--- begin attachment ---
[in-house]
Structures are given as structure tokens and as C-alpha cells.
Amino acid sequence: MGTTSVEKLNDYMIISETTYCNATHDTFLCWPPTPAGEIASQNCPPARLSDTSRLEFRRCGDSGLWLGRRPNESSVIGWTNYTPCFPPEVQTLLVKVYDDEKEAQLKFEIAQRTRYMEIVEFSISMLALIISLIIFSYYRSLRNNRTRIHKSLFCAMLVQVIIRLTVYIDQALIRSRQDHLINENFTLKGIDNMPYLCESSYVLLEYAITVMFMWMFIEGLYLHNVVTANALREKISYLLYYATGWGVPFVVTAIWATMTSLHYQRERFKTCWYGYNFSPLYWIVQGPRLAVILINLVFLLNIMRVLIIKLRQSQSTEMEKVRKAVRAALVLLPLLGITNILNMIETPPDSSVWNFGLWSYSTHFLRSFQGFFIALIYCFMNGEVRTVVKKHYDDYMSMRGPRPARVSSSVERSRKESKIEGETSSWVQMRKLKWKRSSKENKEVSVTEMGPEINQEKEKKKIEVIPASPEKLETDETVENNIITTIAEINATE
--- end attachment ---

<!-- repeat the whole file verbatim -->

[in-house]
Structures are given as structure tokens and as C-alpha cells.
Amino acid sequence: MGTTSVEKLNDYMIISETTYCNATHDTFLCWPPTPAGEIASQNCPPARLSDTSRLEFRRCGDSGLWLGRRPNESSVIGWTNYTPCFPPEVQTLLVKVYDDEKEAQLKFEIAQRTRYMEIVEFSISMLALIISLIIFSYYRSLRNNRTRIHKSLFCAMLVQVIIRLTVYIDQALIRSRQDHLINENFTLKGIDNMPYLCESSYVLLEYAITVMFMWMFIEGLYLHNVVTANALREKISYLLYYATGWGVPFVVTAIWATMTSLHYQRERFKTCWYGYNFSPLYWIVQGPRLAVILINLVFLLNIMRVLIIKLRQSQSTEMEKVRKAVRAALVLLPLLGITNILNMIETPPDSSVWNFGLWSYSTHFLRSFQGFFIALIYCFMNGEVRTVVKKHYDDYMSMRGPRPARVSSSVERSRKESKIEGETSSWVQMRKLKWKRSSKENKEVSVTEMGPEINQEKEKKKIEVIPASPEKLETDETVENNIITTIAEINATE